Can you see where Patty's foot hinged in this cast?

RPfootcastdynamics_zps2a28a35b.jpg

Ok you win you can wear the crown.

Crowlogic,

 

You're thinkin' the ridge is created with the foot flat on the ground(I think?), when the ridge is actually created after the heel is already elevated, thus there is absolutely nothing to obstruct the formation of the ridge itself as you suggest. You can see in examples showing the ridge that it is created by force bein' applied down an pushing back durin' toe off of the swing phase. We can an do often create a similar ridge, the difference is where in the foot it bends an thus generates the force from.

 

And you earlier mention we bipedal humans don't exhibit such a feature, when in fact this characteristic does still occur in our feet. You also asked why such a feature in such a large bipedal primate like sasquatch, could it have somethin' ta do with the compliant gait, could it simply add a greater surface area to bear its full weight durin' toe off instead of all that weight an force bein' applied to just the toes. 

 

 

 

Pat...

The sole of the foot as in the cast pic I posted  is not showing that there is a ridge of soil displaced from the motion of the foot.  it appears as if the foot stepped onto a protrusion in the ground and that protrusion forces the surface of the sole to be "tent poled" up/into the foot.  There was one hell of a lot of displacement going on at that moment and the only accounting for it I can think of is an artificial hollow space within a fake foot.  I don't expect proponents to consider it.  But if ever a foot print looked made of rubber it's that print.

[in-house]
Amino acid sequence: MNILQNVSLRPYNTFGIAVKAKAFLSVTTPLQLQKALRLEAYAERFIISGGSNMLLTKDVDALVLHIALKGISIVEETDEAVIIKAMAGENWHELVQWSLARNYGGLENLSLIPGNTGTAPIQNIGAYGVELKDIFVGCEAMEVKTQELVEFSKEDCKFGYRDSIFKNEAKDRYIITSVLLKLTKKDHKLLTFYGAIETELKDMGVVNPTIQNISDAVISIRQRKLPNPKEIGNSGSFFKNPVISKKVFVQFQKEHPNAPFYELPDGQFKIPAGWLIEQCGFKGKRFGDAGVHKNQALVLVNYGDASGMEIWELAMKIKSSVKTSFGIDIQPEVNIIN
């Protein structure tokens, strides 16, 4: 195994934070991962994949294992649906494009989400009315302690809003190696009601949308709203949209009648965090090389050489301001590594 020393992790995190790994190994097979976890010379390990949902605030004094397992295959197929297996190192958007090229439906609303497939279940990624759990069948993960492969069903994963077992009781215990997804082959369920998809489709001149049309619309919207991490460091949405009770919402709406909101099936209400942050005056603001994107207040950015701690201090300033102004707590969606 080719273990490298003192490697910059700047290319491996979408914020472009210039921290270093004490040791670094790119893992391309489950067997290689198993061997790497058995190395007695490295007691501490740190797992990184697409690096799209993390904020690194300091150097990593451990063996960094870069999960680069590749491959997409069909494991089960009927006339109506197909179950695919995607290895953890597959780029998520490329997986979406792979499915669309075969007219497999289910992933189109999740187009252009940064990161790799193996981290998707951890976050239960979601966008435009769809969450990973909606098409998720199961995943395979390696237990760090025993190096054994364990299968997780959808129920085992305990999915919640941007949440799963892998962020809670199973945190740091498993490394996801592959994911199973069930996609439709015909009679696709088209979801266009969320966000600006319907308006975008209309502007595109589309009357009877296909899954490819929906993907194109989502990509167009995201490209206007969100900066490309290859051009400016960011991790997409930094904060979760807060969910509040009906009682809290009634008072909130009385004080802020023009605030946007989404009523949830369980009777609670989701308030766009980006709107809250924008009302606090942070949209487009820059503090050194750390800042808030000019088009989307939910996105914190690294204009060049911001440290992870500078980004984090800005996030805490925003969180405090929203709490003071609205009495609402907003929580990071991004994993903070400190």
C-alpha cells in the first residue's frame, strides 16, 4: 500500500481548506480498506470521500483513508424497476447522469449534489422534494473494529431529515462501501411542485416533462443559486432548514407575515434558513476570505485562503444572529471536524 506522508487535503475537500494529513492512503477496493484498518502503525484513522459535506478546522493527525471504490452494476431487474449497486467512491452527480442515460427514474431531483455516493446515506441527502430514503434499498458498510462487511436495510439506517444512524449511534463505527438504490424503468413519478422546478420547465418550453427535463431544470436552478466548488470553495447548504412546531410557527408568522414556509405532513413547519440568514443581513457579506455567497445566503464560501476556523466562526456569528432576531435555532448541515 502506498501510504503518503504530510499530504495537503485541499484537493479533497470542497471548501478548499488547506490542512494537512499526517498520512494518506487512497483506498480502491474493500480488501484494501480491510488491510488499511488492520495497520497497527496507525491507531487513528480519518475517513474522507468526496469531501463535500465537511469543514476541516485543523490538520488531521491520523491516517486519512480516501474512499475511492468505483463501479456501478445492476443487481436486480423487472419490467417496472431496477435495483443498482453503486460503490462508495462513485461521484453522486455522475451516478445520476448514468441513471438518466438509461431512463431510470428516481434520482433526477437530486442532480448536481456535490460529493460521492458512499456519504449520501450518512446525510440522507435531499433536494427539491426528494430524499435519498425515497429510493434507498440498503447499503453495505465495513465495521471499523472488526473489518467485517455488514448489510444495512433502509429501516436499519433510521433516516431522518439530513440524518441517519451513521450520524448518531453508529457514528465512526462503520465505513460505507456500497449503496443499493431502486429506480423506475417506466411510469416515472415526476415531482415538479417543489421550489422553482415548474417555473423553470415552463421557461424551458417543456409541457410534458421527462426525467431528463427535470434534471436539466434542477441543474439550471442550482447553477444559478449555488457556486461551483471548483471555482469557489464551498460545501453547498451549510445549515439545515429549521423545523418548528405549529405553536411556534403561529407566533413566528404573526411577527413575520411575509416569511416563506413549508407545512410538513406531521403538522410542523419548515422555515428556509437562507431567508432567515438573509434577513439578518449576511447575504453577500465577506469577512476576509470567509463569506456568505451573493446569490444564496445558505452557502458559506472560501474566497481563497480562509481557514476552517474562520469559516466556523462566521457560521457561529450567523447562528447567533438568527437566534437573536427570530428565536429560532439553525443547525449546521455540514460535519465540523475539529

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Crowlogic,

 

I understand what you are talkin about, an I understand it's what it looks like to you. But in my opinion the displacement of the soil from the motion of push-off is actually quite visible in a few images of the tracks, as well as visible in the cast in question. Note the pressure cracks at the back of the ridges, they indicate the direction of the force applied, a force applied from above would create a "stamped out" impression, in my opinion. Notice in the images I provided above of the PGF site track and the human track, notice how the force that creates the ridges is created from the forward push-off of the foot, the displaced soil bein' pushed back in the same direction the force is bein' applied(down an back).

 

I've considered it Crowlogic, as I've had a conversation with one that used to be here, he thought it was a singularity, like it stepped on a stick. So in all honesty, I have considered it.    

 

Pat...

 

ps:  "The sole of the foot as in the cast pic I posted  is not showing that there is a ridge of soil displaced from the motion of the foot."    Not the pressure cracks at back of pressure ridge in photo of track before it was cast indicatin' the direction of force applied, in my opinion.

 

pps: As I mentioned earlier, note the depth of the humans footprint to the right of the track in question, how do you account for the differences in depth ?

post-279-0-96612600-1438391967_thumb.jpg

post-279-0-17419400-1438392091.jpg

Edited by PBeaton